Years later, I moved from large pieces to collages, illustrations and book cover design (I have over 60 published book covers in my portfolio). That was my passion and daily bread. As a person who likes to work with words, I have the ease of transforming words into a symbolic, universal image that is felt by others, as if translated into the language of human consciousness. My illustrations have been published in the Washington Post, The New York Times USA, The Patent Office UK, BC Business Magazine Canada, Style Magazine USA, American Lawyer USA, Element Magazine Canada, Pressley Jacobs Canada, the Boston Globe and a number of other magazines. My style is very recognizable. Painterly backgrounds and rich textures can be found, and not only on canvas. My collages are rich in patinated and antiqued surfaces, stitches, fabric fragments with a touch of rust, or printouts combined with items of everyday use. Their nostalgic climate and their symbolism invoke “mini worlds” full of understated symbols, reflecting universal values and creating an emotional bond between the artist and the audience.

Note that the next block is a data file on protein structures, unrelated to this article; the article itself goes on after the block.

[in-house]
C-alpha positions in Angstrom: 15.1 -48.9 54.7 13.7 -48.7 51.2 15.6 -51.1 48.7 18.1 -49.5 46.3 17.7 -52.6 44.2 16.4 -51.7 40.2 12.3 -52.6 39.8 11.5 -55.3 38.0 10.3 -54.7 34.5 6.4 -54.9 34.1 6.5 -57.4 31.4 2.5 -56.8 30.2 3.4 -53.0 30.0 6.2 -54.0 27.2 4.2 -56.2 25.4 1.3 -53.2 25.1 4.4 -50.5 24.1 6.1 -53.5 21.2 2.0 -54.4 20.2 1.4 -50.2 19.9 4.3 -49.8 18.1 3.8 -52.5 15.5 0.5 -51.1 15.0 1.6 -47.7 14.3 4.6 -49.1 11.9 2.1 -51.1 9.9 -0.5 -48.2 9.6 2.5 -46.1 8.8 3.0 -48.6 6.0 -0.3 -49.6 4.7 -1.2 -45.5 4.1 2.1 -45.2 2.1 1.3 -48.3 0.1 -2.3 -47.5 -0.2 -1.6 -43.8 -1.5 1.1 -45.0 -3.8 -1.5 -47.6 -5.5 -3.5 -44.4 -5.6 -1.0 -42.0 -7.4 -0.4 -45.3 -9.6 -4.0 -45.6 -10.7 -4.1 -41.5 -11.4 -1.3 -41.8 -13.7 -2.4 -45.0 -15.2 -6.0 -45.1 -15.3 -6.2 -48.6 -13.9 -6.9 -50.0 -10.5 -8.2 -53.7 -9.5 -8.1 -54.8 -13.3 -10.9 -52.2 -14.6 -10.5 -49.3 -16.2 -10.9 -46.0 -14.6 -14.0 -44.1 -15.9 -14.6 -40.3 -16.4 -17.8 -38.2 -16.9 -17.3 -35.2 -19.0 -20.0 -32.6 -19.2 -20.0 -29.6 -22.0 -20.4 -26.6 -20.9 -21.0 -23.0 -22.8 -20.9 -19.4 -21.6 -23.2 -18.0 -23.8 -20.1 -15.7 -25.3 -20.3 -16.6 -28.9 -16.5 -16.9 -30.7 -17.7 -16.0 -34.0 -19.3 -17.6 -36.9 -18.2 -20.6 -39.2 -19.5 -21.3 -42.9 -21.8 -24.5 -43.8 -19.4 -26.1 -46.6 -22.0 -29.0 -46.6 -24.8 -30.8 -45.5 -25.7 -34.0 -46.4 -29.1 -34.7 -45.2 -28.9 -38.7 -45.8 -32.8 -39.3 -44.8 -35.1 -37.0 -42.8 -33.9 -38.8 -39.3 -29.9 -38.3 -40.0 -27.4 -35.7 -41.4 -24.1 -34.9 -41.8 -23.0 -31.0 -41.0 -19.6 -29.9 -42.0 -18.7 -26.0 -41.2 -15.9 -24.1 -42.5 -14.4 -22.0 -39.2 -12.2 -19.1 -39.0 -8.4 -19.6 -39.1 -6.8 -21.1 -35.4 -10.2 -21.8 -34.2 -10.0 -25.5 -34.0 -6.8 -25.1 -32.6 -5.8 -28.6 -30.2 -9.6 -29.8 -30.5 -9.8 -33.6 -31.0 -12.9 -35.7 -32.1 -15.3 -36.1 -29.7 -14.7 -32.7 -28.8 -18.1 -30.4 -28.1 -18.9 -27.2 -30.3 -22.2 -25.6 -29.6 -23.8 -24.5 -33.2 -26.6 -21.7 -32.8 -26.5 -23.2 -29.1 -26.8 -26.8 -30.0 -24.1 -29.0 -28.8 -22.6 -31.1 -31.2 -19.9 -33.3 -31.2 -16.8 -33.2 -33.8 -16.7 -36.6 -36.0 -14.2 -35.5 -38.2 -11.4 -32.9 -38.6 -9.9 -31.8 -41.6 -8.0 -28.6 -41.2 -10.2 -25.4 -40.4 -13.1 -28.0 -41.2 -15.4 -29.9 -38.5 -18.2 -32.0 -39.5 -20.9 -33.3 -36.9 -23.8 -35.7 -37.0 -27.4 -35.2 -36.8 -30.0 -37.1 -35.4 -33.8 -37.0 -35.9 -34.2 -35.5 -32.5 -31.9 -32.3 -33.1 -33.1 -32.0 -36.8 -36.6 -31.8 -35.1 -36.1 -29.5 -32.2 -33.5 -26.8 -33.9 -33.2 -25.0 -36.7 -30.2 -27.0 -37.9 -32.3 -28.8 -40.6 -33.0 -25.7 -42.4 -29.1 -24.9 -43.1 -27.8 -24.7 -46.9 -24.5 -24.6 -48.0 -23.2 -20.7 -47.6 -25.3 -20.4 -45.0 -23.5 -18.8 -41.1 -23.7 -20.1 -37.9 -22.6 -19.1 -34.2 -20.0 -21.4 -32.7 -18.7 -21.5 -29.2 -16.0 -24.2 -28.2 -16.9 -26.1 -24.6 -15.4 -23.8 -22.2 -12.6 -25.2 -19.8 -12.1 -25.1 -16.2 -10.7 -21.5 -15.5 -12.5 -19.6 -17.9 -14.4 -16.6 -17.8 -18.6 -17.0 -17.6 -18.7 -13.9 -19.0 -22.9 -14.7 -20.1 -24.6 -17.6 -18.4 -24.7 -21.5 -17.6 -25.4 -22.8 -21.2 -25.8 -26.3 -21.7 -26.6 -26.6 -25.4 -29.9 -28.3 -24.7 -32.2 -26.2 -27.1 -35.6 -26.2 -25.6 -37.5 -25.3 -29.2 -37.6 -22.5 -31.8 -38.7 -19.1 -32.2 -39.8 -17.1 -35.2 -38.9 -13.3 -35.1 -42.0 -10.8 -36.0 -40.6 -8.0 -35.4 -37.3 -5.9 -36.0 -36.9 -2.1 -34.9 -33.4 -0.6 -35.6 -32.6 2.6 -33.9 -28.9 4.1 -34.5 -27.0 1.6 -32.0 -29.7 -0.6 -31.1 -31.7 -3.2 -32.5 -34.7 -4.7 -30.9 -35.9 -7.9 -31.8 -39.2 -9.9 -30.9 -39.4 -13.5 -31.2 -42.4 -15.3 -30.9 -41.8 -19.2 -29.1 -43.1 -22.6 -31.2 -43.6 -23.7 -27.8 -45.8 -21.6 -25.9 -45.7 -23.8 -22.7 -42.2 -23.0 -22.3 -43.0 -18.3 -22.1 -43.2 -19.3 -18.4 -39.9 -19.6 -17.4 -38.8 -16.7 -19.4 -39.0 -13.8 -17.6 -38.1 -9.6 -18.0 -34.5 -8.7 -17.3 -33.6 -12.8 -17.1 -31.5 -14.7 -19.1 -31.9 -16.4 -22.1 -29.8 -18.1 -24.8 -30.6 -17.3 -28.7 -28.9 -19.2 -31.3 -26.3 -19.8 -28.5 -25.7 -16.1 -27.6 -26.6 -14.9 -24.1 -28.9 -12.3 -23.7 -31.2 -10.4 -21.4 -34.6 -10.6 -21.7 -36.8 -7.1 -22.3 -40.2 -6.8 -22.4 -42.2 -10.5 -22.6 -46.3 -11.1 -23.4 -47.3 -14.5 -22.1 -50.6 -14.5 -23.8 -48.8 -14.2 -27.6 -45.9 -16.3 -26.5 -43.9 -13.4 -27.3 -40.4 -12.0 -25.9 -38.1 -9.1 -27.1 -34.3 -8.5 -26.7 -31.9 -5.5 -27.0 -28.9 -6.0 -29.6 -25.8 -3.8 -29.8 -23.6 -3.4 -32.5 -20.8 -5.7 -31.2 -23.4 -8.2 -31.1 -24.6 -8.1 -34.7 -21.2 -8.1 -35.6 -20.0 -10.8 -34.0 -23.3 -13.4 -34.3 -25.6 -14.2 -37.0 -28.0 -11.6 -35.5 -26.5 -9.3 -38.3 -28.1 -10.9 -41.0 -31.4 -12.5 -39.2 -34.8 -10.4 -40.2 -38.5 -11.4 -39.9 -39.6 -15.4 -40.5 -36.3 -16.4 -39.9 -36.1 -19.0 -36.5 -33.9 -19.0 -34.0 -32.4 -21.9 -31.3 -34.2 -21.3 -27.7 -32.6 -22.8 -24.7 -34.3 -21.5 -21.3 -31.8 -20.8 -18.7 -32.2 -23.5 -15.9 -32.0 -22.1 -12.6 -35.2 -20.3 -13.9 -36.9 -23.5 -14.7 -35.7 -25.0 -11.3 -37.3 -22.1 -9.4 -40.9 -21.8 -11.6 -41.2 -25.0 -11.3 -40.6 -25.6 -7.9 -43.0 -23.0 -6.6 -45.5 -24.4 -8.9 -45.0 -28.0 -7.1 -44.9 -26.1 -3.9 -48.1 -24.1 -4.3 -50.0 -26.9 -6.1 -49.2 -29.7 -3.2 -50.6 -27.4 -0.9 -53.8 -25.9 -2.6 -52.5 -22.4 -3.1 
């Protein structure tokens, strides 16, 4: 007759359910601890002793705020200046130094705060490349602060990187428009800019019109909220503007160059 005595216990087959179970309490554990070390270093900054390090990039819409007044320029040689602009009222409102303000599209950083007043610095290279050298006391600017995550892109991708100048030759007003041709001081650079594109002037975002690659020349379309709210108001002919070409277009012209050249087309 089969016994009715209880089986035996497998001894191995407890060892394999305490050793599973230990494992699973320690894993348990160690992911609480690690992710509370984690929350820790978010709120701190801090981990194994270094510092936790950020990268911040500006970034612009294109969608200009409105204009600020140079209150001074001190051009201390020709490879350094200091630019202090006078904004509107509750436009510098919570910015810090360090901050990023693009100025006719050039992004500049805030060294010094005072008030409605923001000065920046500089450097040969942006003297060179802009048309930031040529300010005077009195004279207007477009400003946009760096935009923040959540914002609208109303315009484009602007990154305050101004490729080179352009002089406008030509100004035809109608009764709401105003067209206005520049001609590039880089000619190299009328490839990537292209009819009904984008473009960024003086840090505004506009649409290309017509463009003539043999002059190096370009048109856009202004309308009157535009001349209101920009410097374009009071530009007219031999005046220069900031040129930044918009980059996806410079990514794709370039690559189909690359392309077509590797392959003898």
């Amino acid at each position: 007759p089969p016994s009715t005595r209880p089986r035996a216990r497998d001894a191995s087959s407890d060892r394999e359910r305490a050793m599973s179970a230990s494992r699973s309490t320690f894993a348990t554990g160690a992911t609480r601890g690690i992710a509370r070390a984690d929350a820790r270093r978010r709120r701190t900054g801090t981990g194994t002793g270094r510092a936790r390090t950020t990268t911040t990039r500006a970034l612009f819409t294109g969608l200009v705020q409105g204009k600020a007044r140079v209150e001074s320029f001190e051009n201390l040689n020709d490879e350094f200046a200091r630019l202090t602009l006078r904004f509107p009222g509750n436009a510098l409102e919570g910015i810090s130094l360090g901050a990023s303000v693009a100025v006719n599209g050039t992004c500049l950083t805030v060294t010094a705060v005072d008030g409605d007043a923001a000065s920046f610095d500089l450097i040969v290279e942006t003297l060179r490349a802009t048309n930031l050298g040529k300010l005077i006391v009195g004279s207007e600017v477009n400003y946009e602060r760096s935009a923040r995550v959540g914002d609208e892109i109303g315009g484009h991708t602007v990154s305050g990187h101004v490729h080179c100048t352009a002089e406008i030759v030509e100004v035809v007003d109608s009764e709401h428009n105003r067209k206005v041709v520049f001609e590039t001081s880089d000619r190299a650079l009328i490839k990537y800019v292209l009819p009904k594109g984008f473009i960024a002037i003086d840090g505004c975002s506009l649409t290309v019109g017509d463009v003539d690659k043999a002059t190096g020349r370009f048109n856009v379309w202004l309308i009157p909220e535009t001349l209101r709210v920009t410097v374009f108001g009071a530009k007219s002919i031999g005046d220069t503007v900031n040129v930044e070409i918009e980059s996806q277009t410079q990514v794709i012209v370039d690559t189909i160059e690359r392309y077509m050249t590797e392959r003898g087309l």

Can you give our readers some background on your art?
My current work is like looking at nature in the desert. Not everyone will notice it nuances; a delicate line or weave of yarn. It whispers. I am attracted to the subtle, not the obvious. I prefer an understatement to a scream. I am a patient observer. I can meditate for hours watching the moving clouds and bring my mind and whole being into areas where there are no verbal thoughts, where I become one with what surrounds me.